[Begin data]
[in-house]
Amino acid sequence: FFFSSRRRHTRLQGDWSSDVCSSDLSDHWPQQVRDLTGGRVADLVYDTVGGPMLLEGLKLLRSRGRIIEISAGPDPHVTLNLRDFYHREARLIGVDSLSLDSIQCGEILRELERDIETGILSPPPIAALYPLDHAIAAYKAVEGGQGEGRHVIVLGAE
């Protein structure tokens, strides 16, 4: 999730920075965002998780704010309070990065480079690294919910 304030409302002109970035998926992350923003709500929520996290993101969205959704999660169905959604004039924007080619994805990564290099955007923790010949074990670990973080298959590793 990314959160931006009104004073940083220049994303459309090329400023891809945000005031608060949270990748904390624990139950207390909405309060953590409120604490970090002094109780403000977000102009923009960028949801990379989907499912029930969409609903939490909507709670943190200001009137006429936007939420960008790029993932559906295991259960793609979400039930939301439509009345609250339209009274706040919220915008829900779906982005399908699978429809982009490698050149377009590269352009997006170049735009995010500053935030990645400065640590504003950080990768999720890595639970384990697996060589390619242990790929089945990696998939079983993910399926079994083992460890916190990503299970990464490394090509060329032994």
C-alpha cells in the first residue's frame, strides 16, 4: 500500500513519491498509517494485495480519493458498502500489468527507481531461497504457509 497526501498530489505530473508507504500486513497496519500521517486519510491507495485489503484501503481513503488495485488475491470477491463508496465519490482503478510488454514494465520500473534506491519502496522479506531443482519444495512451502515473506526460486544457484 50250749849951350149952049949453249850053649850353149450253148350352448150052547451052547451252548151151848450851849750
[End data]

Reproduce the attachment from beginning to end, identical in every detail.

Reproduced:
[in-house]
Amino acid sequence: FFFSSRRRHTRLQGDWSSDVCSSDLSDHWPQQVRDLTGGRVADLVYDTVGGPMLLEGLKLLRSRGRIIEISAGPDPHVTLNLRDFYHREARLIGVDSLSLDSIQCGEILRELERDIETGILSPPPIAALYPLDHAIAAYKAVEGGQGEGRHVIVLGAE
């Protein structure tokens, strides 16, 4: 999730920075965002998780704010309070990065480079690294919910 304030409302002109970035998926992350923003709500929520996290993101969205959704999660169905959604004039924007080619994805990564290099955007923790010949074990670990973080298959590793 990314959160931006009104004073940083220049994303459309090329400023891809945000005031608060949270990748904390624990139950207390909405309060953590409120604490970090002094109780403000977000102009923009960028949801990379989907499912029930969409609903939490909507709670943190200001009137006429936007939420960008790029993932559906295991259960793609979400039930939301439509009345609250339209009274706040919220915008829900779906982005399908699978429809982009490698050149377009590269352009997006170049735009995010500053935030990645400065640590504003950080990768999720890595639970384990697996060589390619242990790929089945990696998939079983993910399926079994083992460890916190990503299970990464490394090509060329032994």
C-alpha cells in the first residue's frame, strides 16, 4: 500500500513519491498509517494485495480519493458498502500489468527507481531461497504457509 497526501498530489505530473508507504500486513497496519500521517486519510491507495485489503484501503481513503488495485488475491470477491463508496465519490482503478510488454514494465520500473534506491519502496522479506531443482519444495512451502515473506526460486544457484 50250749849951350149952049949453249850053649850353149450253148350352448150052547451052547451252548151151848450851849750